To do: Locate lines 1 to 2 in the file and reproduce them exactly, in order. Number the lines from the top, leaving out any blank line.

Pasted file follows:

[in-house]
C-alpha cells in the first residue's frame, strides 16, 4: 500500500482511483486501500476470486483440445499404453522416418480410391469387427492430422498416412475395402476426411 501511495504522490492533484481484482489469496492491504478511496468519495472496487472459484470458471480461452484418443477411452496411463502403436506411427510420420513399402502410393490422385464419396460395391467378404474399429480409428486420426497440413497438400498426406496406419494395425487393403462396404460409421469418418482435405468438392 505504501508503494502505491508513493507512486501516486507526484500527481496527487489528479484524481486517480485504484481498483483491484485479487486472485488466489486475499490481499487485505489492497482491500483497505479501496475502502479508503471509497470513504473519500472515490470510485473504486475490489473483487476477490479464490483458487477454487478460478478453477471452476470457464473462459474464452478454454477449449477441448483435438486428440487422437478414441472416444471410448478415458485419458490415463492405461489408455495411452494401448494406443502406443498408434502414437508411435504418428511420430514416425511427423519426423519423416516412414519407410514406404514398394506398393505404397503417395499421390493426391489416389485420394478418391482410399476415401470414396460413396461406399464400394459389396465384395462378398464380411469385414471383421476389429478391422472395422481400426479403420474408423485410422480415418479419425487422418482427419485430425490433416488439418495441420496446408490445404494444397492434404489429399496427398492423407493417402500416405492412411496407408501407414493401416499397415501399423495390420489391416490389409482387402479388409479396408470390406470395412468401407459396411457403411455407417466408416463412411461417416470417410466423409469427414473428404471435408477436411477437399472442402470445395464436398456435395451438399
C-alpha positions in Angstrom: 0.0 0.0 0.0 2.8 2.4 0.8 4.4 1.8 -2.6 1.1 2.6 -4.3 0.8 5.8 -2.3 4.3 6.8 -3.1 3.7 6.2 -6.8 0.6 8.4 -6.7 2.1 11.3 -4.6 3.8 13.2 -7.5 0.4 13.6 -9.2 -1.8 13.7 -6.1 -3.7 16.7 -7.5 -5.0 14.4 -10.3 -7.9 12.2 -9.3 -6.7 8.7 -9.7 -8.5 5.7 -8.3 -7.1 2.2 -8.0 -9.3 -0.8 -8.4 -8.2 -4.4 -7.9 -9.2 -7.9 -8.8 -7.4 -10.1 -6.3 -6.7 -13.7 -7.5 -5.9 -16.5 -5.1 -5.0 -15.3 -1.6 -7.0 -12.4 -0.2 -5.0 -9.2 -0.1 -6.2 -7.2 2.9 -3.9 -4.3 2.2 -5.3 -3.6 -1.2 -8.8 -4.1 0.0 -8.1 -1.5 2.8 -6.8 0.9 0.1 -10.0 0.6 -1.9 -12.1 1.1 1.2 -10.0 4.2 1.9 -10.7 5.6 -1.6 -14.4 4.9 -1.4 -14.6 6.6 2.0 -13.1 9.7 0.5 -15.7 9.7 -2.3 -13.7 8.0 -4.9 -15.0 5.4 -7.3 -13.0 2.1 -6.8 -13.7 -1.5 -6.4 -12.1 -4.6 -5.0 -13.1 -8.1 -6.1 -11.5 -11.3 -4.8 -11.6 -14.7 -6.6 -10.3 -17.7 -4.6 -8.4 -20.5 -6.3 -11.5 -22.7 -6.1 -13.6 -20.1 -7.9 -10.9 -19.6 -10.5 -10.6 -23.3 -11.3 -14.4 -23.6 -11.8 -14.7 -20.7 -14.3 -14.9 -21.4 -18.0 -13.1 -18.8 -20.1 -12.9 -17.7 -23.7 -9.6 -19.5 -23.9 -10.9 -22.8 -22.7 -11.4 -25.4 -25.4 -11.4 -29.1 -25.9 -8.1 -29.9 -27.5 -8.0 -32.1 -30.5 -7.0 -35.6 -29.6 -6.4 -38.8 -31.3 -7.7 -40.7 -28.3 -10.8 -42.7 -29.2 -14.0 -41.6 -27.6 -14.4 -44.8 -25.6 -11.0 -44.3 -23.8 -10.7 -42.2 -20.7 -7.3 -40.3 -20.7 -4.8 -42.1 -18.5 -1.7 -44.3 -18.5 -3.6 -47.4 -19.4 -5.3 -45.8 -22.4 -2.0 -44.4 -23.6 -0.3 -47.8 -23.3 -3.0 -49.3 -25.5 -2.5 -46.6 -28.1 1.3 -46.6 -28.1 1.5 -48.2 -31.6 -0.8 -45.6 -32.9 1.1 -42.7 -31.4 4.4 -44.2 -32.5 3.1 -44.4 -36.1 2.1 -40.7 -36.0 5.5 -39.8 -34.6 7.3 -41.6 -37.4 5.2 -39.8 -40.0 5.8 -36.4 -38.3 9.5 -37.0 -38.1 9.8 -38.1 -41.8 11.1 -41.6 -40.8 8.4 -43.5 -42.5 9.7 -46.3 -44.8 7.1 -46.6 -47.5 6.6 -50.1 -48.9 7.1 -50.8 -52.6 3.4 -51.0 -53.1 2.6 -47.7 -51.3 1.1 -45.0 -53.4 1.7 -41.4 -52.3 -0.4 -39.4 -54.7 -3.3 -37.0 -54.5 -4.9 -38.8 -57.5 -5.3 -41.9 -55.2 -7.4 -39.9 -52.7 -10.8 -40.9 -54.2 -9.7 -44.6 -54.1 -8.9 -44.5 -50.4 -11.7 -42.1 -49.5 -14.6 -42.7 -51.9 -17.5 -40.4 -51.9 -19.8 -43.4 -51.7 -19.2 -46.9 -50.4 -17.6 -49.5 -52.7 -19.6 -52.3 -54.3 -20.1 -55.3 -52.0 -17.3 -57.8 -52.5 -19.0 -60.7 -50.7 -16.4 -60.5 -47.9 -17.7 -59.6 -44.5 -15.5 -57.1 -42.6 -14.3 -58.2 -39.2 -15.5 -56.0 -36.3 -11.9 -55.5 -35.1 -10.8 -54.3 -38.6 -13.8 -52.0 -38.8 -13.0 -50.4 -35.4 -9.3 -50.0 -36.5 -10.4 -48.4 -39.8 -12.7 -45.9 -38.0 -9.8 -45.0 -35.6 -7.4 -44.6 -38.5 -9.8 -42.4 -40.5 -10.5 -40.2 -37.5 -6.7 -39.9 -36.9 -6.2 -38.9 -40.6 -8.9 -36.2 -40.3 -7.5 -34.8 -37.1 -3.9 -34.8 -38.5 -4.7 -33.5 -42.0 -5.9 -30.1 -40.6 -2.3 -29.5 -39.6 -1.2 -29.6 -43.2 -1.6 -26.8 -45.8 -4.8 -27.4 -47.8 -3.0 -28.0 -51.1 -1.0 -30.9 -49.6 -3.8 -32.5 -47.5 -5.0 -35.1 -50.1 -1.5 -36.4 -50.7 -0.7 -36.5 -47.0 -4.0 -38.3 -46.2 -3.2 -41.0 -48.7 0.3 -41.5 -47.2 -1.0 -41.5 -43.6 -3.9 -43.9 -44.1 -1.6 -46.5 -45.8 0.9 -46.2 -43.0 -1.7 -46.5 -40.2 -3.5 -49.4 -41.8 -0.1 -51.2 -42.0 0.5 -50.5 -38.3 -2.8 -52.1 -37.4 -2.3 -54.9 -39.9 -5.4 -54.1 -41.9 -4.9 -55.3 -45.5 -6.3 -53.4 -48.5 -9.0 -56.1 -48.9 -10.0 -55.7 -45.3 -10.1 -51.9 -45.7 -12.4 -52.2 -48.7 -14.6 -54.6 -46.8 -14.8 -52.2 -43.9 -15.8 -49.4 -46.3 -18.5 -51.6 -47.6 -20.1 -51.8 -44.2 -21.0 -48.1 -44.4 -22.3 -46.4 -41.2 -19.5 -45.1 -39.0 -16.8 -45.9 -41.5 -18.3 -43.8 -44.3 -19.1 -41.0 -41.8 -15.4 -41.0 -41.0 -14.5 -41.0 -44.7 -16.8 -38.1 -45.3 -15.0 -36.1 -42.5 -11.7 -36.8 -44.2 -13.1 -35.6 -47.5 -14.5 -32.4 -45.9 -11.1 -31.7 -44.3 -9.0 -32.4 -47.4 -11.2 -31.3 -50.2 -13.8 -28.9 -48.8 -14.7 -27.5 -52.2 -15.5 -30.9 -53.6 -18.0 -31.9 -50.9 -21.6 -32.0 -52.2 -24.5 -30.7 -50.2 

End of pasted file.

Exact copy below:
[in-house]
C-alpha cells in the first residue's frame, strides 16, 4: 500500500482511483486501500476470486483440445499404453522416418480410391469387427492430422498416412475395402476426411 501511495504522490492533484481484482489469496492491504478511496468519495472496487472459484470458471480461452484418443477411452496411463502403436506411427510420420513399402502410393490422385464419396460395391467378404474399429480409428486420426497440413497438400498426406496406419494395425487393403462396404460409421469418418482435405468438392 505504501508503494502505491508513493507512486501516486507526484500527481496527487489528479484524481486517480485504484481498483483491484485479487486472485488466489486475499490481499487485505489492497482491500483497505479501496475502502479508503471509497470513504473519500472515490470510485473504486475490489473483487476477490479464490483458487477454487478460478478453477471452476470457464473462459474464452478454454477449449477441448483435438486428440487422437478414441472416444471410448478415458485419458490415463492405461489408455495411452494401448494406443502406443498408434502414437508411435504418428511420430514416425511427423519426423519423416516412414519407410514406404514398394506398393505404397503417395499421390493426391489416389485420394478418391482410399476415401470414396460413396461406399464400394459389396465384395462378398464380411469385414471383421476389429478391422472395422481400426479403420474408423485410422480415418479419425487422418482427419485430425490433416488439418495441420496446408490445404494444397492434404489429399496427398492423407493417402500416405492412411496407408501407414493401416499397415501399423495390420489391416490389409482387402479388409479396408470390406470395412468401407459396411457403411455407417466408416463412411461417416470417410466423409469427414473428404471435408477436411477437399472442402470445395464436398456435395451438399